Divine Production in Late Medieval Trinitarian Theology: Henry of Ghent, Duns Scotus, and William Ockham  -     By: JT Paasch
Buy Item $60.59 Retail: $110.00 Save 45% ($49.41) Add To Cart
Add To Wishlist

Divine Production in Late Medieval Trinitarian Theology: Henry of Ghent, Duns Scotus, and William Ockham

Oxford University Press / 2012 / Hardcover

$60.59 (CBD Price)
|
Retail: $110.00
|
Save 45% ($49.41)
Buy 24 or more for $57.56 each.
Availability: In Stock
CBD Stock No: WW646371

Current Promotions
  • In This Series (8)
In This Series (8)

Product Information

Format: Hardcover
Number of Pages: 240
Vendor: Oxford University Press
Publication Date: 2012
ISBN: 0199646376
ISBN-13: 9780199646371
Availability: In Stock
Series: Oxford Theological Monographs

Publisher's Description

According to the doctrine of the Trinity, the Father, Son, and Spirit are supposed to be distinct from each other, and yet be one and the same God. As if that were not perplexing enough, there is also supposed to be an internal process of production that gives rise to the Son and Spirit: the Son is said to be 'begotten' by the Father, while the Spirit is said to 'proceed' either from the Father and the Son together, or from the Father, but through the Son.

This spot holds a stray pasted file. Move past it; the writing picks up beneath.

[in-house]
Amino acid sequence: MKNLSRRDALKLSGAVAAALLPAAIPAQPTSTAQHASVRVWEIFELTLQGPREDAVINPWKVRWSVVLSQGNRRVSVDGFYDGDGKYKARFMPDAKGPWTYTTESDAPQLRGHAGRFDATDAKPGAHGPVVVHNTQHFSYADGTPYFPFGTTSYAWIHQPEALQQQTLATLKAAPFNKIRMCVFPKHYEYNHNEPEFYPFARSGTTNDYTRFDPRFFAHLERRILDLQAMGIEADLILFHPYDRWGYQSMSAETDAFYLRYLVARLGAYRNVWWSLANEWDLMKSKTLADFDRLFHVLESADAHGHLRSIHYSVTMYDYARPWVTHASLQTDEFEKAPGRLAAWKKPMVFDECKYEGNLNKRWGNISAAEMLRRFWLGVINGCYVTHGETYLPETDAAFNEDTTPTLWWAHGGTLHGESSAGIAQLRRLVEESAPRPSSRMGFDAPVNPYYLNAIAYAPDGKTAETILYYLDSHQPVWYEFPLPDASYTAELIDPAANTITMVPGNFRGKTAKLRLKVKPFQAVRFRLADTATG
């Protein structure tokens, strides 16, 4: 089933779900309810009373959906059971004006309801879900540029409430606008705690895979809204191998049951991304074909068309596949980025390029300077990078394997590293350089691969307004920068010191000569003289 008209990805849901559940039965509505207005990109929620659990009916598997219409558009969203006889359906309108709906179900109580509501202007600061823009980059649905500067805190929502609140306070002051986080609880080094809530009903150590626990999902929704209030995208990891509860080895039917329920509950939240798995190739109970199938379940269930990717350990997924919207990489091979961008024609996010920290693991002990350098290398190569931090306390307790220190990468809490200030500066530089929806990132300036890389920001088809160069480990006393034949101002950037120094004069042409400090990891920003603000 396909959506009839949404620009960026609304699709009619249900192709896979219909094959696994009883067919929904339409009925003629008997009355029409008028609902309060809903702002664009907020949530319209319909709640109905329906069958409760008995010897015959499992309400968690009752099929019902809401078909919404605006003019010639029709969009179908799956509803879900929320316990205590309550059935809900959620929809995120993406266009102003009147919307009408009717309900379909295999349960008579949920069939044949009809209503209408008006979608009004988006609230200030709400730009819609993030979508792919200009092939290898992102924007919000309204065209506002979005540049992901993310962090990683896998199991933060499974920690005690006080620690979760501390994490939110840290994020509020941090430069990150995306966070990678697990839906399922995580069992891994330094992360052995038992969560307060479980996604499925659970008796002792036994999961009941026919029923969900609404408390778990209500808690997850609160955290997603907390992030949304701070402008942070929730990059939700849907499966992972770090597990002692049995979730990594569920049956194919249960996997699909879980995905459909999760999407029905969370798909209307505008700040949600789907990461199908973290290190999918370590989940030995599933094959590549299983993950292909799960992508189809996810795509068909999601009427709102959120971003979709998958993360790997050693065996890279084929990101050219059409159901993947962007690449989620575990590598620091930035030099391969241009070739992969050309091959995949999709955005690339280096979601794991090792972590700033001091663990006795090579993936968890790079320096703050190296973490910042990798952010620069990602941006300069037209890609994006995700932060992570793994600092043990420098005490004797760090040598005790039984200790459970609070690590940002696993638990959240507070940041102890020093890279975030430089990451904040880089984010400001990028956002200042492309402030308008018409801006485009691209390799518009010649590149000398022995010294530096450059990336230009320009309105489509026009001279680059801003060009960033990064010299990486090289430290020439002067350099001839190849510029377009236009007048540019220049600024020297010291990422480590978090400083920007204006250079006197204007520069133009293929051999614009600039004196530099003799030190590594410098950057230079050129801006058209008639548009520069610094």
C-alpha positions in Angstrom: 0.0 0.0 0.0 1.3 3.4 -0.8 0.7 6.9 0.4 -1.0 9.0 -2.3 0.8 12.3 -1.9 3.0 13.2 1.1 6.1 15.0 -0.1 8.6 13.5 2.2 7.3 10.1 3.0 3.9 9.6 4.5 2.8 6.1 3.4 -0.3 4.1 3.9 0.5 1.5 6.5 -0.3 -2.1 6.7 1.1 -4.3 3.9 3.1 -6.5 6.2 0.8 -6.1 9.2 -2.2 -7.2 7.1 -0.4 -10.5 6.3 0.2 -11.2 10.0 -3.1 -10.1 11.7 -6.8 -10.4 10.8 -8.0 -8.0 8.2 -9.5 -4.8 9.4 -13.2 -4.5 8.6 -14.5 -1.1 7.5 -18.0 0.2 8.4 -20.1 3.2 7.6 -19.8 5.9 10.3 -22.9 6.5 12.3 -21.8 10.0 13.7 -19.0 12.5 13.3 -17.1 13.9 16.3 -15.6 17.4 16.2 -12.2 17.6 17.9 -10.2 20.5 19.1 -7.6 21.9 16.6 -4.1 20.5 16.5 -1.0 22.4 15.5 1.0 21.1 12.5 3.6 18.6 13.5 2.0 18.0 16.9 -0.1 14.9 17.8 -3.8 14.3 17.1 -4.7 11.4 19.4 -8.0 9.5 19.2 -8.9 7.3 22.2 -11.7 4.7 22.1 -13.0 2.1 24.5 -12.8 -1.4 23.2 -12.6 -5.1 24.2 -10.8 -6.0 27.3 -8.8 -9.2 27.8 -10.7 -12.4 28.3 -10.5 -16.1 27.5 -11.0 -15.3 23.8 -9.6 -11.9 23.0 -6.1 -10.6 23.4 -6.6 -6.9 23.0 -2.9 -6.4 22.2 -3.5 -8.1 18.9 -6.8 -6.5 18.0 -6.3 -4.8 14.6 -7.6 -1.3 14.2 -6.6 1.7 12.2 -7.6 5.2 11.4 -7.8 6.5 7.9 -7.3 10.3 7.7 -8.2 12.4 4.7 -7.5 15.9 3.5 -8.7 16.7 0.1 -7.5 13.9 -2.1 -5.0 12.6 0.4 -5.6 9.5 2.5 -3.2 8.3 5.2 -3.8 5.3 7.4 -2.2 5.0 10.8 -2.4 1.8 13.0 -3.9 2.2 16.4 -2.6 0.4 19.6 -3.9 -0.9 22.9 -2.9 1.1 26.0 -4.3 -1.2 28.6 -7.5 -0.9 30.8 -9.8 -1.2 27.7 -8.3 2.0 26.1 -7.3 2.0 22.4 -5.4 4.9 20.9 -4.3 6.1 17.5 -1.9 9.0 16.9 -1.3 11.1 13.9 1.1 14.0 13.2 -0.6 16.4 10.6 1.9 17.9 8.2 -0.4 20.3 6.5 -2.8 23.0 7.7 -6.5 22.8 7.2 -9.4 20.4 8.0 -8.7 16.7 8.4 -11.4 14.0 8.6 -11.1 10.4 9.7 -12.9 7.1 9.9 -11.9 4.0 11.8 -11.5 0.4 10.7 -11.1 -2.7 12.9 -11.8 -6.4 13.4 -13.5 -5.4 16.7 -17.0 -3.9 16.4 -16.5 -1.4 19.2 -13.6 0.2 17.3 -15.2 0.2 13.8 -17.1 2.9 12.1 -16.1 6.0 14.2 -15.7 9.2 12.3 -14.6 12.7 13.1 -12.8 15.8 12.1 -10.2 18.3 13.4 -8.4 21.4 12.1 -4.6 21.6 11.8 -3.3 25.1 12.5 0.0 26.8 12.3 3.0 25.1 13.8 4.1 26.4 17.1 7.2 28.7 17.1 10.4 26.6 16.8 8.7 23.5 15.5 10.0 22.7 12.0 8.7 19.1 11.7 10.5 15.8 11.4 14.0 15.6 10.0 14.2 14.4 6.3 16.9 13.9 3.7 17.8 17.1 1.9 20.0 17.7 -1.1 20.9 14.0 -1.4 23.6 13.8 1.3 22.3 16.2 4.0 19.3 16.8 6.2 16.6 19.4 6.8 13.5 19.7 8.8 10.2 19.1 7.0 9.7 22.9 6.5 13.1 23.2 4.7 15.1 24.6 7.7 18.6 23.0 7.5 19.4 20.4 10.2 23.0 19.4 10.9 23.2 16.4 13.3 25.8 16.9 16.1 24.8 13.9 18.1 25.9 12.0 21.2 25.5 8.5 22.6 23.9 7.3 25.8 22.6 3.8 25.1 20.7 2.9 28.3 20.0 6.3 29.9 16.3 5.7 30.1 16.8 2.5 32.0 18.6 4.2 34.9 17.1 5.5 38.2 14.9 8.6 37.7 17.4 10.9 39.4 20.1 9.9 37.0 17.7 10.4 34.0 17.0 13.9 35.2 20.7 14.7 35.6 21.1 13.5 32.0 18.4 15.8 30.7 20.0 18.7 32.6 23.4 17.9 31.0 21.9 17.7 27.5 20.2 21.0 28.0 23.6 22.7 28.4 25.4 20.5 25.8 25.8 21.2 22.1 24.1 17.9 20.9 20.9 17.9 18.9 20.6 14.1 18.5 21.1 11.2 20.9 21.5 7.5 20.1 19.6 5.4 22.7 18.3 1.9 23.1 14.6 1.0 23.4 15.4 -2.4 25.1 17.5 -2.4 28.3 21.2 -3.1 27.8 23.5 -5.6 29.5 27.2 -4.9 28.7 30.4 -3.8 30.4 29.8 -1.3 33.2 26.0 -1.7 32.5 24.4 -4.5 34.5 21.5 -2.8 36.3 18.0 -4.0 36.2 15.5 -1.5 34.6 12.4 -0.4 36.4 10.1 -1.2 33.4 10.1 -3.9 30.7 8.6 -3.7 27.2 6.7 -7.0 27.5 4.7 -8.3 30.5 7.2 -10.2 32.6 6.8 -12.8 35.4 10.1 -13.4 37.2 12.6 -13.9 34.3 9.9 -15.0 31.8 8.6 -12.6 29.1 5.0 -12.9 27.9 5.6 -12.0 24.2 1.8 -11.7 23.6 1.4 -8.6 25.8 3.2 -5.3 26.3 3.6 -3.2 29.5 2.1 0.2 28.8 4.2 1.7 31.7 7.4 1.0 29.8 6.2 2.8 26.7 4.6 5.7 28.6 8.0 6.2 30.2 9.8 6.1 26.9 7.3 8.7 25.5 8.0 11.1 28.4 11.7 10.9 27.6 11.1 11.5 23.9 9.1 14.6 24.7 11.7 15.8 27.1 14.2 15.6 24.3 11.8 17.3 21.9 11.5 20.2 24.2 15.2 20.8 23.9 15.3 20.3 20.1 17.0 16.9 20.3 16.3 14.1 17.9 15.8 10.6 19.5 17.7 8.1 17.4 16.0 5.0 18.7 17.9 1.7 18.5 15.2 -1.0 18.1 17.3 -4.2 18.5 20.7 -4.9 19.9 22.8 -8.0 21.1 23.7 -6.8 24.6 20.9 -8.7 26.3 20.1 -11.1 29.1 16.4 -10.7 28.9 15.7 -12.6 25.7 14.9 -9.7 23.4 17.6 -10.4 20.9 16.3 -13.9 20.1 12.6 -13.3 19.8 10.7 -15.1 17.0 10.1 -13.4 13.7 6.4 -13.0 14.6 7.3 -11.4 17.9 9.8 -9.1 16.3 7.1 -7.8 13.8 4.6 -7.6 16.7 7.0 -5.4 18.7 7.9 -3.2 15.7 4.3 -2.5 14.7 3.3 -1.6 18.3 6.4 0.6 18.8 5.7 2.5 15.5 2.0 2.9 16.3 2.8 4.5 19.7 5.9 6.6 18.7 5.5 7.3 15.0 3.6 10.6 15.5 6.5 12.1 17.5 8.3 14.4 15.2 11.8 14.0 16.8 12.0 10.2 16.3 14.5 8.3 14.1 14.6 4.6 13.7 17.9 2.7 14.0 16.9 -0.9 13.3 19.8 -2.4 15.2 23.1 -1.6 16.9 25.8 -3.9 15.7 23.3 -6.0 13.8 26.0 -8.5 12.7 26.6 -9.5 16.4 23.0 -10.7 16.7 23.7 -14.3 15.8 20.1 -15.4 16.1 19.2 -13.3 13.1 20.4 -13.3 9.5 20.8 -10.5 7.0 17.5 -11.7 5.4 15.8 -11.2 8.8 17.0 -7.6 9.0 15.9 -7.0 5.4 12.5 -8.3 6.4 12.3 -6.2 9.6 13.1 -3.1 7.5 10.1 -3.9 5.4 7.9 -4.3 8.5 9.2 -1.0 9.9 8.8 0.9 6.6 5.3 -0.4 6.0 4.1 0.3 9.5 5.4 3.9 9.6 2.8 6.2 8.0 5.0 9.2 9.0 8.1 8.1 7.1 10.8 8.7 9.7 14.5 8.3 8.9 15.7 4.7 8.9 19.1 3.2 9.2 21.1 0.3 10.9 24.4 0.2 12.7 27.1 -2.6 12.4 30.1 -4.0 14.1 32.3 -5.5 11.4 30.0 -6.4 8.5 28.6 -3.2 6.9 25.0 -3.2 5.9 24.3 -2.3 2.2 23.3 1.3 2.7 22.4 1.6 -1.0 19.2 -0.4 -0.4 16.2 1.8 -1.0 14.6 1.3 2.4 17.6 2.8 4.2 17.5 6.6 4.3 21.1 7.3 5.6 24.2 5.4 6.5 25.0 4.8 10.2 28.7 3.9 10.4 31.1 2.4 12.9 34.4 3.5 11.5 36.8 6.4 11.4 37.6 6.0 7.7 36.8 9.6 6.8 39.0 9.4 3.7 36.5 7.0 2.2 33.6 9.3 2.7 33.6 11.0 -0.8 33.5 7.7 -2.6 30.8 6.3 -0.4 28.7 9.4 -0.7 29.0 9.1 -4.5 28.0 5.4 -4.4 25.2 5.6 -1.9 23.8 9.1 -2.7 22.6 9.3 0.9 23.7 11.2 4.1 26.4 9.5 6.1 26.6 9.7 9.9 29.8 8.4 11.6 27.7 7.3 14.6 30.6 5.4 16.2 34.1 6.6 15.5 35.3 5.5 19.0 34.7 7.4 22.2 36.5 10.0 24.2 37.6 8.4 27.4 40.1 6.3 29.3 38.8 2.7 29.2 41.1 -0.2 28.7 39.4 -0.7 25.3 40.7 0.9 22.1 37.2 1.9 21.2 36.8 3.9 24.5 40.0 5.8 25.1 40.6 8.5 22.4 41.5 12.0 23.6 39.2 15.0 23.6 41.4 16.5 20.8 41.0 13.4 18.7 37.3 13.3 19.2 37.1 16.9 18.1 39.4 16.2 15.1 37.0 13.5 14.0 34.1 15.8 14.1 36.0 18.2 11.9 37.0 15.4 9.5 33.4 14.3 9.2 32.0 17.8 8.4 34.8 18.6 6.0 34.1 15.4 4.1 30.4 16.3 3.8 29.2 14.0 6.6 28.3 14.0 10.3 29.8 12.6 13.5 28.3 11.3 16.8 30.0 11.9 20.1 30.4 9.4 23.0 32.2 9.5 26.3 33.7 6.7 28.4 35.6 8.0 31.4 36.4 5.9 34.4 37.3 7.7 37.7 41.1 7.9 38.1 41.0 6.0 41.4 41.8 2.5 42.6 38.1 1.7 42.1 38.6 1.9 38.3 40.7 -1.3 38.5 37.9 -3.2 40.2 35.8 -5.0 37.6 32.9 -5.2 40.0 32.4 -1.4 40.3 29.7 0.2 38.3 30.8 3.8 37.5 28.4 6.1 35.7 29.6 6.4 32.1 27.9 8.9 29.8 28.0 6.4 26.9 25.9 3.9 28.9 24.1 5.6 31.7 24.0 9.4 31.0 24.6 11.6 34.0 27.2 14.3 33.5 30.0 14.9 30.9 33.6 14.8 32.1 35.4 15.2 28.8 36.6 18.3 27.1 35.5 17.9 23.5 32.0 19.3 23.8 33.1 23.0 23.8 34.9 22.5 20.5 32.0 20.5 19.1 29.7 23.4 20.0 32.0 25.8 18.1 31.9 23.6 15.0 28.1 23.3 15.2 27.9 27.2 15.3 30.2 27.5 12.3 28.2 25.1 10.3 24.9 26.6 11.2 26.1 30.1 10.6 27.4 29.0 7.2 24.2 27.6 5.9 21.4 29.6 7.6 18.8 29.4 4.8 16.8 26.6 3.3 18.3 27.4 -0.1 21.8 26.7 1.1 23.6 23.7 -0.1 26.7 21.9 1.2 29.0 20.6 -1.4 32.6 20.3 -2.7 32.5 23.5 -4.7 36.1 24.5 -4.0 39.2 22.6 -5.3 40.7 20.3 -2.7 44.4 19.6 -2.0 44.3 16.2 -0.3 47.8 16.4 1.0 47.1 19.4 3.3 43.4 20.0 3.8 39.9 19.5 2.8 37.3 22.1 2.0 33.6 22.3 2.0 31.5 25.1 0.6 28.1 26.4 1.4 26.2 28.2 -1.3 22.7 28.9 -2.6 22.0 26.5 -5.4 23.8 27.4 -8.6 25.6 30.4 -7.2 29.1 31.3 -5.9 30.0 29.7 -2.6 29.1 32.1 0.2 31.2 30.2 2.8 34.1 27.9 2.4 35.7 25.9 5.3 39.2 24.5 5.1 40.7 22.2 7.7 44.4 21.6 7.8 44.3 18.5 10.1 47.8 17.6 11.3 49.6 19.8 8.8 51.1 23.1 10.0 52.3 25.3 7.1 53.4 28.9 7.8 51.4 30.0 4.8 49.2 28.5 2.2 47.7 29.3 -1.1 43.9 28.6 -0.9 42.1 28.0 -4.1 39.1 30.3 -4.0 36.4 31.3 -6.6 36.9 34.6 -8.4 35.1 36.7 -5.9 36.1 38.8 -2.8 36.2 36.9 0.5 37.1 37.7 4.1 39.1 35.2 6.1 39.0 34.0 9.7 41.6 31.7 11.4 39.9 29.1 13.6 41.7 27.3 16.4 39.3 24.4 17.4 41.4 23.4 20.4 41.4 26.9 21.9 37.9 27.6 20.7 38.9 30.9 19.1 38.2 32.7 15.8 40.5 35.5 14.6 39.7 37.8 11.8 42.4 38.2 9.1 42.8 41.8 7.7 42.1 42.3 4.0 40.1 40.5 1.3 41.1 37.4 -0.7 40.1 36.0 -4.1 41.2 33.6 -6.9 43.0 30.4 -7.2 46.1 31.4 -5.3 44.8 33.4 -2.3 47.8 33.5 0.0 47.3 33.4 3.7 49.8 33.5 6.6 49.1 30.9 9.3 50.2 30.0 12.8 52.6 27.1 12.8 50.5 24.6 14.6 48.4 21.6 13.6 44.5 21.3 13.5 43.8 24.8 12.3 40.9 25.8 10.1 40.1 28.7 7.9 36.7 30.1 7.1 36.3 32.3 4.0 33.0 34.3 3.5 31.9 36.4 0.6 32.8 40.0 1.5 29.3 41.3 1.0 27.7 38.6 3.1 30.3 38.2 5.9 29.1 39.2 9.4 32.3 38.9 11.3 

One might wonder, though, just how this sort of divine production is supposed to work. Does the Father, for instance, fashion the Son out of materials, or does he conjure up the Son out of nothing? Is there a middle ground one could take here, or is the whole idea of divine production simply unintelligible?

In the late 13th and early 14th centuries, scholastic theologians subjected these questions to detailed philosophical analysis, and those discussions make up one of the most important, and one of the most neglected, aspects of late medieval trinitarian theology. This book examines the central ideas and arguments that defined this debate, namely those of Henry of Ghent, John Duns Scotus, and William Ockham. Their discussions are significant not only for the history of trinitarian theology, but also for the history of philosophy, especially regarding the notions of production and causal powers.

Product Reviews

Be the first to write a review!

Ask Christianbook

Back
×

Ask Christianbook

What would you like to know about this product? Please enter your name, your email and your question regarding the product in the fields below, and we'll answer you in the next 24-48 hours.

If you need immediate assistance regarding this product or any other, please call 1-800-CHRISTIAN to speak directly with a customer service representative.

Find Related Products

Author/Artist Review

Start A New Search